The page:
In 1874, the Texas legislature created the Frontier Battalion, the first formal, budgeted organization as an arm of state government of what historically had been periodic groups loosely referred to as Texas Rangers. Initially created to combat the menace of repeated raids of Indians from the north and from Mexico into frontier counties, the Battalion was led by an unusual choice: a frail, humorless Confederate veteran from Navarro County, John B. Jones. Under Jones’s leadership, the Battalion grew in sophistication, moving from Indian fighting to capturing Texas’s bad men, such as John Wesley Hardin and Sam Bass. Established during the unsettled time of Reconstruction, the Rangers effectively filled a local law enforcement void until competency was returned to local sheriffs’ and marshals’ offices.
Numerous books cover individual Texas Rangers of note, but only a few have dealt with the overall history of the Rangers, and, strangely, none about Jones specifically. For the first time, author Rick Miller presents the story of the Frontier Battalion as seen through the eyes of its commander, John B. Jones, during his administration from 1874 to 1881, relating its history—both good and bad—chronologically, in depth, and in context. Highlighted are repeated budget and funding problems, developing standards of conduct, personalities and their interaction, mission focus and strategies against Indian war parties and outlaws, and coping with politics and bureaucracy. Miller covers all the major activities of the Battalion in the field that created and ultimately enhanced the legend of the Texas Rangers. Jones’s personal life is revealed, as well as his role in shaping the policies and activities of the Frontier Battalion.
Based largely on primary documents, especially the actual correspondence generated by the various actors in the Battalion’s drama that best tell the tale, this book is a major contribution to understanding the early development and growth of what became the institution celebrated in legend today. And John B. Jones at last has a definitive biography that recognizes him as one of the most important men who actually laid the groundwork for that legend.
“This is a major contribution to Ranger history. The coverage is complete in every respect, with attention to details gleaned from every conceivable primary source. Miller’s research has been prodigious.”—Robert DeArment, author of Bat Masterson and the Deadly Dozen series
“Rick Miller’s work on John B. Jones should stand as the definitive biography of this key figure in Texas Ranger history. Without the reputation Jones helped to build, the Rangers might not have survived the turn of the twentieth century.”—Mike Cox, author of Wearing the Cinco Peso: The Texas Rangers 1821-1900 and Time of the Rangers: The Texas Rangers 1900-Present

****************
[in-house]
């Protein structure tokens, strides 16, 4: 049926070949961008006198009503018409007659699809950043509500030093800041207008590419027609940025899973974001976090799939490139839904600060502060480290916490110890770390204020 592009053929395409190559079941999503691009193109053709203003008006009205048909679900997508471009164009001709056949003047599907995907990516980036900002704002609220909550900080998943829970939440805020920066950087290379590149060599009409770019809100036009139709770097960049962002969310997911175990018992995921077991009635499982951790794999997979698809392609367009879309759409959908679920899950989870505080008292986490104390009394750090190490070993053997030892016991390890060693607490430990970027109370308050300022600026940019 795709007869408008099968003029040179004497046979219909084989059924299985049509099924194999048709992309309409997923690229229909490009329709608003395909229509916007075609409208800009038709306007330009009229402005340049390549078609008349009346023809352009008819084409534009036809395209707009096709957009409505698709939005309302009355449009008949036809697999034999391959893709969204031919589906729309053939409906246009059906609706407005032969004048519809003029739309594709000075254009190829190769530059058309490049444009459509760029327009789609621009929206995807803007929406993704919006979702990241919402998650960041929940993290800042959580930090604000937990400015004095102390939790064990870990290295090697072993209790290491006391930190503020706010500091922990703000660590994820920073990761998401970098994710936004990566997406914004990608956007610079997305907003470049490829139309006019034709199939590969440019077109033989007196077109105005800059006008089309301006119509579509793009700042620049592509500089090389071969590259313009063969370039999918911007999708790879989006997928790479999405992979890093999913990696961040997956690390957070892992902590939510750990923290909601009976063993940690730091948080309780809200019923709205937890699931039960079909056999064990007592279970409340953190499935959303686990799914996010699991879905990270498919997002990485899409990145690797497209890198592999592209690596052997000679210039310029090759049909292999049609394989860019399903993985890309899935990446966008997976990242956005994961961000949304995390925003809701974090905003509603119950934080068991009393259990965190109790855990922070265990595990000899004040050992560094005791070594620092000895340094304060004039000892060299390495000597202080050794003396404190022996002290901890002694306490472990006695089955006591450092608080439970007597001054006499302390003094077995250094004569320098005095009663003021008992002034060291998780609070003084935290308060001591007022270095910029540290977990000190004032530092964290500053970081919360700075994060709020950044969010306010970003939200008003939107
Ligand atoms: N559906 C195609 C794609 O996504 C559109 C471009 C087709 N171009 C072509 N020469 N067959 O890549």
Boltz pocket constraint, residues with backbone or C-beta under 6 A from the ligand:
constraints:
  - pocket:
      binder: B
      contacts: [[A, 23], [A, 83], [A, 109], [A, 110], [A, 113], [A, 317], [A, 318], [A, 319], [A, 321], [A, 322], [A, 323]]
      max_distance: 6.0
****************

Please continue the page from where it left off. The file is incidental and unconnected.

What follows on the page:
“Rick Miller’s record for outstanding biographies continues with this superb life of the man who turned rough and tough frontier militias into a highly effective group of men—the Frontier Battalion. John B. Jones and his six companies of Rangers stopped the threat of the Indian raiding parties, reduced significantly the onslaught of raids on Texas ranches and forced a number of feuding families to settle their differences peacefully. Jones and his Rangers forced Texans to respect the law. If any Texan deserves a statue erected in his memory it is Major John B. Jones.”—Chuck Parsons, author of Captain John R. Hughes, Lone Star Ranger and The Sutton-Taylor Feud: The Deadliest Blood Feud in Texas
“Sweeping Texas Ranger histories have long been fodder for non-fiction writers. It is high drama to be sure—Rangers skirmishing with adversaries throughout the Lone Star State during a generically dubbed Wild West Era. Historians’ payment of an overdue debt has stood in arrears for years. Although often mentioned in passing, Major John B. Jones, commander of the famed Frontier Battalion has not received his due—until now. Rick Miller, in this rich biography brings Jones out of the shadows, impartially measuring the man and meticulously analyzing his contributions to the State’s history. Miller’s research is masterful. Miller’s writing is clean and crisp. This is Texas Ranger history at its best.”—Bob Alexander, author of Rawhide Ranger, Ira Aten: Enforcing Law on the Texas Frontier and Winchester Warriors: Texas Rangers of Company D, 1874-1901